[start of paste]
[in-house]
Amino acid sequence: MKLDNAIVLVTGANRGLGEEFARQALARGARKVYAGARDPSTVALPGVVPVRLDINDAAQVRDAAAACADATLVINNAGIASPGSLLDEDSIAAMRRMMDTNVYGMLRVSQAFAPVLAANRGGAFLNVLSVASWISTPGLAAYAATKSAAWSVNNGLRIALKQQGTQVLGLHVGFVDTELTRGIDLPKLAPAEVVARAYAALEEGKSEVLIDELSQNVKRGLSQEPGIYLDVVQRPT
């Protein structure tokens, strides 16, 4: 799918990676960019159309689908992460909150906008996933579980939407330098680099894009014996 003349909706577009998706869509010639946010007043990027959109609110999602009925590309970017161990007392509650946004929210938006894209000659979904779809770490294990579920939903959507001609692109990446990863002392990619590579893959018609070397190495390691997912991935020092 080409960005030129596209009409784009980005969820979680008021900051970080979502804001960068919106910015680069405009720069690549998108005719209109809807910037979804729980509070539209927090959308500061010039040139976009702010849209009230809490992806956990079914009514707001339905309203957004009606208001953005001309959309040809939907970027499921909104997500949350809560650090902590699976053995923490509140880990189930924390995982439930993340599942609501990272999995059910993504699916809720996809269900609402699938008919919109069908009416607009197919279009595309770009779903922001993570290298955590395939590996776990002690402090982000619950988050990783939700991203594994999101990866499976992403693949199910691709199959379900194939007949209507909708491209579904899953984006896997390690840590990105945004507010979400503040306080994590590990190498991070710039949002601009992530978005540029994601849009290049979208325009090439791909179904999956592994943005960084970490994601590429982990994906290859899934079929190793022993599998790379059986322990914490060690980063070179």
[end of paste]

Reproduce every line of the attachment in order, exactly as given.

[in-house]
Amino acid sequence: MKLDNAIVLVTGANRGLGEEFARQALARGARKVYAGARDPSTVALPGVVPVRLDINDAAQVRDAAAACADATLVINNAGIASPGSLLDEDSIAAMRRMMDTNVYGMLRVSQAFAPVLAANRGGAFLNVLSVASWISTPGLAAYAATKSAAWSVNNGLRIALKQQGTQVLGLHVGFVDTELTRGIDLPKLAPAEVVARAYAALEEGKSEVLIDELSQNVKRGLSQEPGIYLDVVQRPT
């Protein structure tokens, strides 16, 4: 799918990676960019159309689908992460909150906008996933579980939407330098680099894009014996 003349909706577009998706869509010639946010007043990027959109609110999602009925590309970017161990007392509650946004929210938006894209000659979904779809770490294990579920939903959507001609692109990446990863002392990619590579893959018609070397190495390691997912991935020092 080409960005030129596209009409784009980005969820979680008021900051970080979502804001960068919106910015680069405009720069690549998108005719209109809807910037979804729980509070539209927090959308500061010039040139976009702010849209009230809490992806956990079914009514707001339905309203957004009606208001953005001309959309040809939907970027499921909104997500949350809560650090902590699976053995923490509140880990189930924390995982439930993340599942609501990272999995059910993504699916809720996809269900609402699938008919919109069908009416607009197919279009595309770009779903922001993570290298955590395939590996776990002690402090982000619950988050990783939700991203594994999101990866499976992403693949199910691709199959379900194939007949209507909708491209579904899953984006896997390690840590990105945004507010979400503040306080994590590990190498991070710039949002601009992530978005540029994601849009290049979208325009090439791909179904999956592994943005960084970490994601590429982990994906290859899934079929190793022993599998790379059986322990914490060690980063070179």